Professor Michael Sant’Ambrogio’s article, Legislative Exhaustion, usefully approaches the problem of “legislative standing” by abandoning the typical Article III standing analysis and making instead a separation-of-powers argument. His theory—that Congress may sue the President only when it has no legislative avenue for addressing its problems—provides both a workable account of and a limiting principle for suits by the legislative branch against the executive. His analysis, however, raises questions regarding the effect of legislative lawsuits on the constitutional balance of powers. This Essay suggests that these questions should be more fully explored before Professor Sant’Ambrogio’s approach can be adopted. It concludes by noting that the exhaustion principle, while helpful in the fraught context of legislative standing, should not be expanded to standing more generally (as a few courts appear to have suggested).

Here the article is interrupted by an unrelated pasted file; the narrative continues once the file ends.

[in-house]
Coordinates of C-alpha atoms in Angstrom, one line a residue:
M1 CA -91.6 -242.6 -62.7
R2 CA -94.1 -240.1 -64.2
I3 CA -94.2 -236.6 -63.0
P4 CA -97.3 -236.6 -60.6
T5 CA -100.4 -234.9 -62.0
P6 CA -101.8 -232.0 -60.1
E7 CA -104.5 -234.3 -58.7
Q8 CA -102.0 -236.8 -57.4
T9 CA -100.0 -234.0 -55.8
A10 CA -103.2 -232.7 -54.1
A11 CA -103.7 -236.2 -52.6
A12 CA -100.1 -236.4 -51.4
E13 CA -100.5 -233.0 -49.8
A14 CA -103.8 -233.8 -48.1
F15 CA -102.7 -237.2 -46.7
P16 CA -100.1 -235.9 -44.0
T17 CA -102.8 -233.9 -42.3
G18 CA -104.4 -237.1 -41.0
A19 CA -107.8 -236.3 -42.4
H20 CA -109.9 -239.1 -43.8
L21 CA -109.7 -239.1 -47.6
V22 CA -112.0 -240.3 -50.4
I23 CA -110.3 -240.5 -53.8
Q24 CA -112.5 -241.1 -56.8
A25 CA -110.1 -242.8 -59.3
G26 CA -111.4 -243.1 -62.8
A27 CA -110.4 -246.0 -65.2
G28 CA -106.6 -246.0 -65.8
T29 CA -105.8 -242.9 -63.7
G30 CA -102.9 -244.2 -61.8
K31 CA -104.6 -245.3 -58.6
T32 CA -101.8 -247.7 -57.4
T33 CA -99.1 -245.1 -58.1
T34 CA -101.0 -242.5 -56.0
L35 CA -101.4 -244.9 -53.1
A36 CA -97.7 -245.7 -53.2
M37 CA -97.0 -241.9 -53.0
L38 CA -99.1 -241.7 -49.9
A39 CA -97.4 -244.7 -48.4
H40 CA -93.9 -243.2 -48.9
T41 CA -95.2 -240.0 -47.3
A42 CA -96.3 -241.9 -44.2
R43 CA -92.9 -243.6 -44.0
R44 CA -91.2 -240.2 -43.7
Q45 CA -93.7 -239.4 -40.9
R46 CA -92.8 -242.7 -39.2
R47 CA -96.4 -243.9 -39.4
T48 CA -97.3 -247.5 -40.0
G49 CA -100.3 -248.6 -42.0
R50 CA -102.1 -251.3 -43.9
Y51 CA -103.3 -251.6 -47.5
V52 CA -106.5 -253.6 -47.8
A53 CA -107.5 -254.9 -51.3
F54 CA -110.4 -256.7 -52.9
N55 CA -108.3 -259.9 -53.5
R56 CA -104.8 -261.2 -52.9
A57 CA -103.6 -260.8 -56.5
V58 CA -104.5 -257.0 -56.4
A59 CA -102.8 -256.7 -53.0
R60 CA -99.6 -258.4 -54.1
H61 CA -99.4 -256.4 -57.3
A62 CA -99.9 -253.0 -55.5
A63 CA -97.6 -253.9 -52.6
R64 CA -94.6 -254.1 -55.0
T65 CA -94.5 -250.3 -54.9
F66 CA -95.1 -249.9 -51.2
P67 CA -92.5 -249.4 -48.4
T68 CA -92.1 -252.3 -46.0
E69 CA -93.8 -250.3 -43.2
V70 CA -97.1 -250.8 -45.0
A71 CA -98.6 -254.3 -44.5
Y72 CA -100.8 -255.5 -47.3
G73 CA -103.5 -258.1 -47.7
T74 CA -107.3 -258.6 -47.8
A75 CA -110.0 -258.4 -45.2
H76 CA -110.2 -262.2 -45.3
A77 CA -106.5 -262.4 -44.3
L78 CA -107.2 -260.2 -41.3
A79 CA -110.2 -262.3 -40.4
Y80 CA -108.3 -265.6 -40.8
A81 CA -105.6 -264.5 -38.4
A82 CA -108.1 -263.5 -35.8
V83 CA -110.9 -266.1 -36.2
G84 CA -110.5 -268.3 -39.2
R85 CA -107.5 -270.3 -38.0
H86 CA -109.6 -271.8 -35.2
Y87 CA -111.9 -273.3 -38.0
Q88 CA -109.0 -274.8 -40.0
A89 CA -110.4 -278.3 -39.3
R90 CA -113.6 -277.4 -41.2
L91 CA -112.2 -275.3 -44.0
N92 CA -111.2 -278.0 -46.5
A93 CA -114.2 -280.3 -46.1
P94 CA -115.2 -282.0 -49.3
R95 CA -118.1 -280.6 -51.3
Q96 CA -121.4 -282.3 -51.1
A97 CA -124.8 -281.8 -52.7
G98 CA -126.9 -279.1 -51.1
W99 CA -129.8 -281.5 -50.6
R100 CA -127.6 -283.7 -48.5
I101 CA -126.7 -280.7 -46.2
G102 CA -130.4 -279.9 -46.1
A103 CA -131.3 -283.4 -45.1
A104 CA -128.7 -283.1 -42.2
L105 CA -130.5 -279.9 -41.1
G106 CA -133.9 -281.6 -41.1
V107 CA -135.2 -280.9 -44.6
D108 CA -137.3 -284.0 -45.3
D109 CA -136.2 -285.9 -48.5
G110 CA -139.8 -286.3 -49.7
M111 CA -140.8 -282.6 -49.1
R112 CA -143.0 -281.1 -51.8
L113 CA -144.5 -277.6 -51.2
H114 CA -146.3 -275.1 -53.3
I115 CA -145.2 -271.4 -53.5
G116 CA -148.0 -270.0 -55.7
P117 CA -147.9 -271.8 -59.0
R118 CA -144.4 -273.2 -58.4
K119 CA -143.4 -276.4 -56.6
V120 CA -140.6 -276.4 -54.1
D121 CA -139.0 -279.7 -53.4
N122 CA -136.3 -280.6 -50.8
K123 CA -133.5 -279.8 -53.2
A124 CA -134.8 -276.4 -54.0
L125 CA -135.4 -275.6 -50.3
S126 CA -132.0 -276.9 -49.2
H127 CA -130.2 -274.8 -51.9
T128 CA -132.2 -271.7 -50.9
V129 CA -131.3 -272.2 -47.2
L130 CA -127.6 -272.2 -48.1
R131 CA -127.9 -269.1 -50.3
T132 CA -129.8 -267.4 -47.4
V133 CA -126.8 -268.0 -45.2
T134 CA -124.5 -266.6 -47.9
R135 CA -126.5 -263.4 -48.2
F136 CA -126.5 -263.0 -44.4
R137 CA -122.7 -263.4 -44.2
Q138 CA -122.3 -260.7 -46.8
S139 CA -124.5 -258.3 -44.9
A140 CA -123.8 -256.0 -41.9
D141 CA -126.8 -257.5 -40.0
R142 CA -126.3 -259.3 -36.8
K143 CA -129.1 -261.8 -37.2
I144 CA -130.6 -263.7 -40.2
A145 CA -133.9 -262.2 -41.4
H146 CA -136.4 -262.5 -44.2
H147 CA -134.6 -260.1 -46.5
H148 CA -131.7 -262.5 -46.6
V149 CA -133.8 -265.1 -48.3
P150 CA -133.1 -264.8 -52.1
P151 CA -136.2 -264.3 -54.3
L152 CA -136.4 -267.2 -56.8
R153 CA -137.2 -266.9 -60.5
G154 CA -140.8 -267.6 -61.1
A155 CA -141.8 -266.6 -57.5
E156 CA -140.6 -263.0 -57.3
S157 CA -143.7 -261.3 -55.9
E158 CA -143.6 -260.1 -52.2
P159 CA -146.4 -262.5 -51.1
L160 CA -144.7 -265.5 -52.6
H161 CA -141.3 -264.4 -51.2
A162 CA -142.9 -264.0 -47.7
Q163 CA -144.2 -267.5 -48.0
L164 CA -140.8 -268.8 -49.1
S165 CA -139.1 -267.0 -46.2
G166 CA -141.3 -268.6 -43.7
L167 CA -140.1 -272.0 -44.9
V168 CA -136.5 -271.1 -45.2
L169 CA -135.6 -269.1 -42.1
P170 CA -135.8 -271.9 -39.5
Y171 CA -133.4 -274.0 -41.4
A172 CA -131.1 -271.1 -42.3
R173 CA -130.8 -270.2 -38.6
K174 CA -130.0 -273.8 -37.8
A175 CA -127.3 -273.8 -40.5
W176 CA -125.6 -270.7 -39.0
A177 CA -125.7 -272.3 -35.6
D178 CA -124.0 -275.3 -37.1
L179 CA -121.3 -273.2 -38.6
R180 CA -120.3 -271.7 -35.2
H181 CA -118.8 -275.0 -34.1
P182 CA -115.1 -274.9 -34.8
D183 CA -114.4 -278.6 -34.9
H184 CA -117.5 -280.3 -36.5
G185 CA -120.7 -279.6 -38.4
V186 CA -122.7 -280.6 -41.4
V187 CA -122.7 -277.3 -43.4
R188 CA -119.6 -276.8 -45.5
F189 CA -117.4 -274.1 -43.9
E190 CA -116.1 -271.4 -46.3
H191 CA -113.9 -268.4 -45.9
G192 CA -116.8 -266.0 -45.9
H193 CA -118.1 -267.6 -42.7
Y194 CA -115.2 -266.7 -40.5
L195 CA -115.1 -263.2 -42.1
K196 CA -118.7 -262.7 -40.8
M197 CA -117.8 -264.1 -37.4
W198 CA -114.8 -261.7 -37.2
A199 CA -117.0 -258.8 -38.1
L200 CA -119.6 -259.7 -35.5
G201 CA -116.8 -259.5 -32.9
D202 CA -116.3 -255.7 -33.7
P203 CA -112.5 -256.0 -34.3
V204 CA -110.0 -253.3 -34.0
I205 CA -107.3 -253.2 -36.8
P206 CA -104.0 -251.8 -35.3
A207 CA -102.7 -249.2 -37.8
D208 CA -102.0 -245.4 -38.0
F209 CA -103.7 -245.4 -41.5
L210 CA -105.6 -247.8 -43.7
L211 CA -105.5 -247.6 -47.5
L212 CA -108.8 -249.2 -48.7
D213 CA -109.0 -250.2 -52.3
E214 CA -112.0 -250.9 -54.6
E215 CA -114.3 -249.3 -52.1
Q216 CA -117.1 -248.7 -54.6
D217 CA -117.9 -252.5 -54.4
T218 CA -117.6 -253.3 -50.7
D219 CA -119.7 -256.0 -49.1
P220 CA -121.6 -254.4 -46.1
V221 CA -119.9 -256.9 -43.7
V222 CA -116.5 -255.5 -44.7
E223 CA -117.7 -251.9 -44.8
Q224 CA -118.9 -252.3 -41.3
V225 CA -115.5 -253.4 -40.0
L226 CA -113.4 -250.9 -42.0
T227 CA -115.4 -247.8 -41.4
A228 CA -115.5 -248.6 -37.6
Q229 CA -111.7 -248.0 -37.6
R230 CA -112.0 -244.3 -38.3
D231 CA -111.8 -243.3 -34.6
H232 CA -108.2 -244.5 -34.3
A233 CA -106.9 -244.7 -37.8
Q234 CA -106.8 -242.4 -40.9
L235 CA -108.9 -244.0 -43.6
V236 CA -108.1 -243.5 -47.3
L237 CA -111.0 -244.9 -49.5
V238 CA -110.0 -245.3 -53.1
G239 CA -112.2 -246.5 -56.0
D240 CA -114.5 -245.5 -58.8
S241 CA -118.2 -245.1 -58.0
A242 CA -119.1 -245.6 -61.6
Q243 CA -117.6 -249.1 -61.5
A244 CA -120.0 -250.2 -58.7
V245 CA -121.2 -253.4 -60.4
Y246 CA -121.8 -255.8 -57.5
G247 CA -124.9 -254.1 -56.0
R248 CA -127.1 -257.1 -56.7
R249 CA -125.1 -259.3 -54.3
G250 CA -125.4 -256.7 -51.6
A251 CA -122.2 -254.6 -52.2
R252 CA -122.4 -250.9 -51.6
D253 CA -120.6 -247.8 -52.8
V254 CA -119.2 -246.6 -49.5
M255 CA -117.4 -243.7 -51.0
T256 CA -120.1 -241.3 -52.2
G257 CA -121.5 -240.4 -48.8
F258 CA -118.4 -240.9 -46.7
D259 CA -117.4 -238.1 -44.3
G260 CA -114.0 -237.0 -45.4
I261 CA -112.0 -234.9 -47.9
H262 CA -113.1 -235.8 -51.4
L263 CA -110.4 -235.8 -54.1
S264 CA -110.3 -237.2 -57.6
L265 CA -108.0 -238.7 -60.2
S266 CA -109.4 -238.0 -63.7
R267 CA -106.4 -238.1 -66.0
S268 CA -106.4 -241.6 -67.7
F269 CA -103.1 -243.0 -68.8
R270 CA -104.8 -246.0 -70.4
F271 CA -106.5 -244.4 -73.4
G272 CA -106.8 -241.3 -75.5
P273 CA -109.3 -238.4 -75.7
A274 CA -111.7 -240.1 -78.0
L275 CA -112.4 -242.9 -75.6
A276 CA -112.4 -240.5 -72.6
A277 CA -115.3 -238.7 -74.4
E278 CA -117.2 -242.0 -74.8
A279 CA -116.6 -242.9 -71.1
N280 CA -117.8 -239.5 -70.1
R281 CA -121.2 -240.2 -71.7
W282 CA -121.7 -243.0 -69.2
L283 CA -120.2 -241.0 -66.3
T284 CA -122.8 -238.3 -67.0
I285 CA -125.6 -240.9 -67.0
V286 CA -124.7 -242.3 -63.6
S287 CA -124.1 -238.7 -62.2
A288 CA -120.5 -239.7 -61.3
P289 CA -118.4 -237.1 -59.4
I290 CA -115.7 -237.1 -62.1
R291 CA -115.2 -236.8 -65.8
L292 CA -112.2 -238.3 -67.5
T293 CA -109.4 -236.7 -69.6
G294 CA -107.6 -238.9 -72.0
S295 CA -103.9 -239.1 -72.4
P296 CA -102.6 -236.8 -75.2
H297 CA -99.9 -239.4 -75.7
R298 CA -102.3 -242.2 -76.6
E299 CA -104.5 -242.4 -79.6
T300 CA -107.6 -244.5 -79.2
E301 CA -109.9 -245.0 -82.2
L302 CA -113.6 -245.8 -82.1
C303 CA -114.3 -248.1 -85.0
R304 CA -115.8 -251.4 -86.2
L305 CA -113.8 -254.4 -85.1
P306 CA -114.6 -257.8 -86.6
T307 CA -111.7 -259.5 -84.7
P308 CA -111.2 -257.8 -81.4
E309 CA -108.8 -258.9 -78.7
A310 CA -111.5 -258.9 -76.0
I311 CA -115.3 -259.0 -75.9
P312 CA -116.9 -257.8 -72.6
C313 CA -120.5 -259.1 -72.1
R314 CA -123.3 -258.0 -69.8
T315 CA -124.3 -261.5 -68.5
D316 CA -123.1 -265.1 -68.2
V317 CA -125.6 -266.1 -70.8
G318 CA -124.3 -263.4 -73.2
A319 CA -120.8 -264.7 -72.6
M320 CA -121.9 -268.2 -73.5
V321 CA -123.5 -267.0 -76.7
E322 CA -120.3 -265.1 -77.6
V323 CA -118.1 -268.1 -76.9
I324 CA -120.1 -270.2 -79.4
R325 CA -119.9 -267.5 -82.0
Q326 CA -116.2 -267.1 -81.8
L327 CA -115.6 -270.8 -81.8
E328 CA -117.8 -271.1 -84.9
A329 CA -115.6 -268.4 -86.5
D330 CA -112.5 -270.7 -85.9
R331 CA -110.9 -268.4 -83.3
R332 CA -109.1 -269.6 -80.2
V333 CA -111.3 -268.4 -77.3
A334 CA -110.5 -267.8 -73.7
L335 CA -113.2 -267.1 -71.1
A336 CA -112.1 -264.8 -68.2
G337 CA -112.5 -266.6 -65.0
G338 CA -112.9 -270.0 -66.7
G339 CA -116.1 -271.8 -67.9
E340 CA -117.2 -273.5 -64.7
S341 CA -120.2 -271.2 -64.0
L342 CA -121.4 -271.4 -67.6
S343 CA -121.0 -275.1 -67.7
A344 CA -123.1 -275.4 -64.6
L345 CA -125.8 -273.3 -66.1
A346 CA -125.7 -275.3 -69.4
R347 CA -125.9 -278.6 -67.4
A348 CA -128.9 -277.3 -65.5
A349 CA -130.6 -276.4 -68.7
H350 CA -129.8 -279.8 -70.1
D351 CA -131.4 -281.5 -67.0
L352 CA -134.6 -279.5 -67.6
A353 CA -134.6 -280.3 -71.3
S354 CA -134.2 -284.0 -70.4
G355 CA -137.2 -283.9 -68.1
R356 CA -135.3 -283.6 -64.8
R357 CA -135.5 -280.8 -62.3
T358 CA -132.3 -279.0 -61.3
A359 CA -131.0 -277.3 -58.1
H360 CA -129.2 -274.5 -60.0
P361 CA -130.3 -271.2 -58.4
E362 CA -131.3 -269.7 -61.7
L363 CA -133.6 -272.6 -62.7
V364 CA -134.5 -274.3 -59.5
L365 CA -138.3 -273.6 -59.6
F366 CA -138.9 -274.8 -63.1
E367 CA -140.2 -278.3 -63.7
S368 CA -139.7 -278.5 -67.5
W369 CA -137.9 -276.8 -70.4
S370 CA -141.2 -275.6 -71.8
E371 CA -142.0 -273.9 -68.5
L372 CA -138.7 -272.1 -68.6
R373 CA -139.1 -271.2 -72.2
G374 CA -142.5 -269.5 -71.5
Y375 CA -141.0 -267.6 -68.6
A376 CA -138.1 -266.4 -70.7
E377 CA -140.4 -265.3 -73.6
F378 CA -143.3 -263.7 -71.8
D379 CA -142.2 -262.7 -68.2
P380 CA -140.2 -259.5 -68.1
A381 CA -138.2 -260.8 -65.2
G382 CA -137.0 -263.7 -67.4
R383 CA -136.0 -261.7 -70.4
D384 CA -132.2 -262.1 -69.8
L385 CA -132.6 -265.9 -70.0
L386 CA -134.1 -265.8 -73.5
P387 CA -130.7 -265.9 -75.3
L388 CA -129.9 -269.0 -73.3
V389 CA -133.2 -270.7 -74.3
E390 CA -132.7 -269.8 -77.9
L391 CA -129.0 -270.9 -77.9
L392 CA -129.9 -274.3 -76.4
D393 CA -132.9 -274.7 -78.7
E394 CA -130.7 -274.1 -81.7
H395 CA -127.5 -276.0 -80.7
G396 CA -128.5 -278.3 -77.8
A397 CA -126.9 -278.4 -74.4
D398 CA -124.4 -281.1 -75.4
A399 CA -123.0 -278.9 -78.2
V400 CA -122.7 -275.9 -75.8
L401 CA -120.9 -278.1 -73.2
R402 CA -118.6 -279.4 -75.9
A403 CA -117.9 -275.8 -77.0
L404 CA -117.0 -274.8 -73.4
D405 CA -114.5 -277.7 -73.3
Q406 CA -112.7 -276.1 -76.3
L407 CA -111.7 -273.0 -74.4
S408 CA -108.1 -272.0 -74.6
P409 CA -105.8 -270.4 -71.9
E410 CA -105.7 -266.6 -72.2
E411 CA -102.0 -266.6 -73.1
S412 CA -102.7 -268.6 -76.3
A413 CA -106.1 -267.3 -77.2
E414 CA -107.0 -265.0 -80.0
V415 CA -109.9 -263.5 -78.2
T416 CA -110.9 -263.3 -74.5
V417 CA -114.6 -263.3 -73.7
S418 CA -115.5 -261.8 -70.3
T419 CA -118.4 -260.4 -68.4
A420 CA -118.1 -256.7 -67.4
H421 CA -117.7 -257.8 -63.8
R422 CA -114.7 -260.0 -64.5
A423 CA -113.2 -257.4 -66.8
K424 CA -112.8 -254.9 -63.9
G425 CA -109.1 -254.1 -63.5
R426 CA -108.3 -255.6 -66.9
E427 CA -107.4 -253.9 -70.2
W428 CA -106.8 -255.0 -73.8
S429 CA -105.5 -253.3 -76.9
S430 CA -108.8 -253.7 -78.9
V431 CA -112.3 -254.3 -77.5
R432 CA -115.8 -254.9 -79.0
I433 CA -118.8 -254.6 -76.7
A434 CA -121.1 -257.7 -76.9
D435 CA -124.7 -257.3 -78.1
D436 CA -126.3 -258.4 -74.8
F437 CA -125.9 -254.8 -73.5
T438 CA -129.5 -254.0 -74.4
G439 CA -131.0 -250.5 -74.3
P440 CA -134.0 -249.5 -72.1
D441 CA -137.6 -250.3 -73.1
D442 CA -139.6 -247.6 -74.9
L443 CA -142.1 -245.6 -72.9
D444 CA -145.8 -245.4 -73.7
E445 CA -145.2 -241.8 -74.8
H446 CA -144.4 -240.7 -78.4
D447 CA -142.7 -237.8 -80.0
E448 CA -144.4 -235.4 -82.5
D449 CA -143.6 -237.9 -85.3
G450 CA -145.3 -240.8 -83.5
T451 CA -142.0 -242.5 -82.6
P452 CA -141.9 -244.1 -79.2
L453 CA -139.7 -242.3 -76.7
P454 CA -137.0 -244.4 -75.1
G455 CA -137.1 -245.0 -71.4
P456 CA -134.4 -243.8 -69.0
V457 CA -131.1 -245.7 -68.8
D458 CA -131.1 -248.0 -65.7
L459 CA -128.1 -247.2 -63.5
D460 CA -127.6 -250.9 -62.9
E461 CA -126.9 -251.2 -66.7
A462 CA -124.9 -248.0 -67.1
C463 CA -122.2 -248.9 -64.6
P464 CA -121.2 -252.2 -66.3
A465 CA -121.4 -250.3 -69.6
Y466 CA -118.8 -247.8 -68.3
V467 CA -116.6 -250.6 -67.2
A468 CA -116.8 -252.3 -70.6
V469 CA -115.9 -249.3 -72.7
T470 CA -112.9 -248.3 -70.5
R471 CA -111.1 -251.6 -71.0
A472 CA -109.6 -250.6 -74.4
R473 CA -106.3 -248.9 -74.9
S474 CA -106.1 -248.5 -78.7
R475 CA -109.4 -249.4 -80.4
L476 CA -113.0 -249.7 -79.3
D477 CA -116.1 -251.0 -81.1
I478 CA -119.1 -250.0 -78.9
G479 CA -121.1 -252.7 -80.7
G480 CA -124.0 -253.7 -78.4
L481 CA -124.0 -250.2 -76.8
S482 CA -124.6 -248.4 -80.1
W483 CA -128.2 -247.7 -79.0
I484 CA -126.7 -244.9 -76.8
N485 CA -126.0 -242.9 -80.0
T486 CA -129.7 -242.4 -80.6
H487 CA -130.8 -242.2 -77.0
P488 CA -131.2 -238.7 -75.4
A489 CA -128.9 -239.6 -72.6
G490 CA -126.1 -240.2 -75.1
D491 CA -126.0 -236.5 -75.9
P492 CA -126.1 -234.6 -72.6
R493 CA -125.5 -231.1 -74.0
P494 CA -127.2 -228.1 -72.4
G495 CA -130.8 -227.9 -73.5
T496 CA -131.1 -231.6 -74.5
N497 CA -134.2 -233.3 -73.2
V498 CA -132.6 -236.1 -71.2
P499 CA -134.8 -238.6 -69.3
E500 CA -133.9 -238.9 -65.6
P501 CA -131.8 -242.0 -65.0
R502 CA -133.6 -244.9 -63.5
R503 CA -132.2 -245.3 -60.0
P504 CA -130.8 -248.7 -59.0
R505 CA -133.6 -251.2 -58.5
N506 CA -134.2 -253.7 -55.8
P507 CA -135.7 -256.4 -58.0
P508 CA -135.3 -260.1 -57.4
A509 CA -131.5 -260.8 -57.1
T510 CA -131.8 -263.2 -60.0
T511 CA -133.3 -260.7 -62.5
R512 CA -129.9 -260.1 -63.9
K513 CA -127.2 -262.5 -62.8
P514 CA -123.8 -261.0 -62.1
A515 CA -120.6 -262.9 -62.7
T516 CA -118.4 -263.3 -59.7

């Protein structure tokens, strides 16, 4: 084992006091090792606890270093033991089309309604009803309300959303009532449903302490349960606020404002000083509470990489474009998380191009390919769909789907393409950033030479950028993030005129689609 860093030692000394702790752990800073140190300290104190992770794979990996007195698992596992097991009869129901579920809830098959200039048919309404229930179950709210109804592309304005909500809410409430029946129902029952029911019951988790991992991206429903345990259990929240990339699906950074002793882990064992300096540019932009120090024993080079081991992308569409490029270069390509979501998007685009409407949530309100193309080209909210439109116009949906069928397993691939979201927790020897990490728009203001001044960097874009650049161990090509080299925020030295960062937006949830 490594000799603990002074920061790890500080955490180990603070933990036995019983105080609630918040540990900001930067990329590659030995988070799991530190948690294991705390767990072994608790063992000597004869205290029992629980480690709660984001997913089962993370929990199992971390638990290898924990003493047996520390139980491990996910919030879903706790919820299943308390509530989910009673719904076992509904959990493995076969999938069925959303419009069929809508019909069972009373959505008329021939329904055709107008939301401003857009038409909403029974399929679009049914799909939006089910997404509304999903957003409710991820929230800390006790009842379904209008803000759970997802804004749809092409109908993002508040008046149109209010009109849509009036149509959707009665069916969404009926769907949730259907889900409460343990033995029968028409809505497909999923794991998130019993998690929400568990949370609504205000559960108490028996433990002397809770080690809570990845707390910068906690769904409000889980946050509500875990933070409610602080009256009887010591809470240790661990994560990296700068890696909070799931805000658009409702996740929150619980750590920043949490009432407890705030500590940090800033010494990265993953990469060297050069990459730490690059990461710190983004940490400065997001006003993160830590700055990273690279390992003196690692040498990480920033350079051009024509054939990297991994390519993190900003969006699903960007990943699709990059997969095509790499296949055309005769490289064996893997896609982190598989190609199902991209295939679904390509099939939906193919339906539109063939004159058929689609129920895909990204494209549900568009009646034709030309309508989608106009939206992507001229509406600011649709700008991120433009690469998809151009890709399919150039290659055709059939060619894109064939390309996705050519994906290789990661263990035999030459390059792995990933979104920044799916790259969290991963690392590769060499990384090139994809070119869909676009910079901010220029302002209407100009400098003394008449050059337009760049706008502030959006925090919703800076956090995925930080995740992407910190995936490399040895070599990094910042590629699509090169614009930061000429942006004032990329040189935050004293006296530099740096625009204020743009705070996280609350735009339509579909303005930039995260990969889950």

"Standing, Politics, and Exhaustion: A Response to Legislative Exhaustion,"
William & Mary Law Review Online: Vol. 58
, Article 3.
Available at: http://scholarship.law.wm.edu/wmlronline/vol58/iss1/3